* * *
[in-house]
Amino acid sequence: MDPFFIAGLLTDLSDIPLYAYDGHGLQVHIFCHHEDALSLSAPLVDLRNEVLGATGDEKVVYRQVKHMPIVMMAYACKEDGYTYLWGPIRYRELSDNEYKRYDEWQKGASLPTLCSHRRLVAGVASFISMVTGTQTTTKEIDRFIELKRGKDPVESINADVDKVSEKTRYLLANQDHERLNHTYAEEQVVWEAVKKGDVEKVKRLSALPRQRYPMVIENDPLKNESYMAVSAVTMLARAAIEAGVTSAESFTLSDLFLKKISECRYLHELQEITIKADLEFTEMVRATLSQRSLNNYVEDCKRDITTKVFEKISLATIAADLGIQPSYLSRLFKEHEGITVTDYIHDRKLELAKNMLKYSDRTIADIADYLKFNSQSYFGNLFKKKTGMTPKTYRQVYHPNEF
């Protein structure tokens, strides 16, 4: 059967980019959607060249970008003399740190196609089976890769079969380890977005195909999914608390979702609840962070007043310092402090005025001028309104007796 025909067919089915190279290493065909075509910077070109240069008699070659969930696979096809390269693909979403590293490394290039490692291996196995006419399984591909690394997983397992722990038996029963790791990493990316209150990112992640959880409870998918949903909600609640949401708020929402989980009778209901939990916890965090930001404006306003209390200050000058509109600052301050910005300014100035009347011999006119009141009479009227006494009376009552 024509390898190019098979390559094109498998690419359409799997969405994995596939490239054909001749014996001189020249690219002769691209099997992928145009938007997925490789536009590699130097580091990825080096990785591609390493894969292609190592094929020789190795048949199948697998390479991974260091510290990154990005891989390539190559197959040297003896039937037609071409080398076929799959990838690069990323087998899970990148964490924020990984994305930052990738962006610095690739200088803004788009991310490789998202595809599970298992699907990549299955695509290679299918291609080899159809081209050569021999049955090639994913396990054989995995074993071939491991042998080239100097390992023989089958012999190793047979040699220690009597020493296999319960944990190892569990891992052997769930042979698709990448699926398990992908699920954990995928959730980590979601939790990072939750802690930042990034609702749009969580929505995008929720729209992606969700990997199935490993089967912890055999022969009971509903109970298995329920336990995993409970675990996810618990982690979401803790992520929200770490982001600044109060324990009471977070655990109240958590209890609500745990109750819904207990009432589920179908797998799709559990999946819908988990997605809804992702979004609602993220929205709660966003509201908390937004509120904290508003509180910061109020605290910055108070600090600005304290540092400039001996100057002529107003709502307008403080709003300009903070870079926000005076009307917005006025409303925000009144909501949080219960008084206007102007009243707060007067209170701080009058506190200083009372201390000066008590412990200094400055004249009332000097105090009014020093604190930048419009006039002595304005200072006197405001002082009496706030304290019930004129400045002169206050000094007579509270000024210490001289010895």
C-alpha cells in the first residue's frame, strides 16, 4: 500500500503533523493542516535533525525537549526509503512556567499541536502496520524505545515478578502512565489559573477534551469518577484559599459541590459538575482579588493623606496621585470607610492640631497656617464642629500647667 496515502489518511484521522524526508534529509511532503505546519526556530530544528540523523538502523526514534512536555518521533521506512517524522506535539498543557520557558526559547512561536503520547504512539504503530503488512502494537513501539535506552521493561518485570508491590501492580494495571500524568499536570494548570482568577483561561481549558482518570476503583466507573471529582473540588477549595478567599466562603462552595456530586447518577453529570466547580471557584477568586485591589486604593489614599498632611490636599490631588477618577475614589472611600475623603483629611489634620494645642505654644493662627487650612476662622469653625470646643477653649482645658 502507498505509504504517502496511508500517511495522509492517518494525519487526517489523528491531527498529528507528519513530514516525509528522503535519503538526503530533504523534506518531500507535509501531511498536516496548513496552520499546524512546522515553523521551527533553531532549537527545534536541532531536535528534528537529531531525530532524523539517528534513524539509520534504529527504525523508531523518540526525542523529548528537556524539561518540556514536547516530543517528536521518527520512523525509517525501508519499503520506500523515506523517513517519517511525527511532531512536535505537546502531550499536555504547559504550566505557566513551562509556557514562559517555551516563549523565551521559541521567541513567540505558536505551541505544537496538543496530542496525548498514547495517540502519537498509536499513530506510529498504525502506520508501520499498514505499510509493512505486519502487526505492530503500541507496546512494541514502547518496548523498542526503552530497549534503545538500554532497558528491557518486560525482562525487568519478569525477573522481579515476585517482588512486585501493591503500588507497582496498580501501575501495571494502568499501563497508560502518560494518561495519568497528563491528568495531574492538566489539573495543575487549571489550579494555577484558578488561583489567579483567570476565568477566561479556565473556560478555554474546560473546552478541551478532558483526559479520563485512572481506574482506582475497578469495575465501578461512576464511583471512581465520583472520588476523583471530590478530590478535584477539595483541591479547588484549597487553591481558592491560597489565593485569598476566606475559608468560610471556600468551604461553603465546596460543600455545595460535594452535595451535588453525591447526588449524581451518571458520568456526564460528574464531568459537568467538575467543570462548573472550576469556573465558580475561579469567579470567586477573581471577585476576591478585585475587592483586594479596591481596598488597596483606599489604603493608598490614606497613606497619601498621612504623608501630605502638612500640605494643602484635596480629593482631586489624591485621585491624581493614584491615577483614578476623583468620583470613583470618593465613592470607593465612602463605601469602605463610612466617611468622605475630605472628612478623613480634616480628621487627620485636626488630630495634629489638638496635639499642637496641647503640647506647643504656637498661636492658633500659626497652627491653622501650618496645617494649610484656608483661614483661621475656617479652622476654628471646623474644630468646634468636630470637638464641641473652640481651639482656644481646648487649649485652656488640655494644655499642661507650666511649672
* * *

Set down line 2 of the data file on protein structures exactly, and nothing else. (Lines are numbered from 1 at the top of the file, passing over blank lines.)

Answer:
Amino acid sequence: MDPFFIAGLLTDLSDIPLYAYDGHGLQVHIFCHHEDALSLSAPLVDLRNEVLGATGDEKVVYRQVKHMPIVMMAYACKEDGYTYLWGPIRYRELSDNEYKRYDEWQKGASLPTLCSHRRLVAGVASFISMVTGTQTTTKEIDRFIELKRGKDPVESINADVDKVSEKTRYLLANQDHERLNHTYAEEQVVWEAVKKGDVEKVKRLSALPRQRYPMVIENDPLKNESYMAVSAVTMLARAAIEAGVTSAESFTLSDLFLKKISECRYLHELQEITIKADLEFTEMVRATLSQRSLNNYVEDCKRDITTKVFEKISLATIAADLGIQPSYLSRLFKEHEGITVTDYIHDRKLELAKNMLKYSDRTIADIADYLKFNSQSYFGNLFKKKTGMTPKTYRQVYHPNEF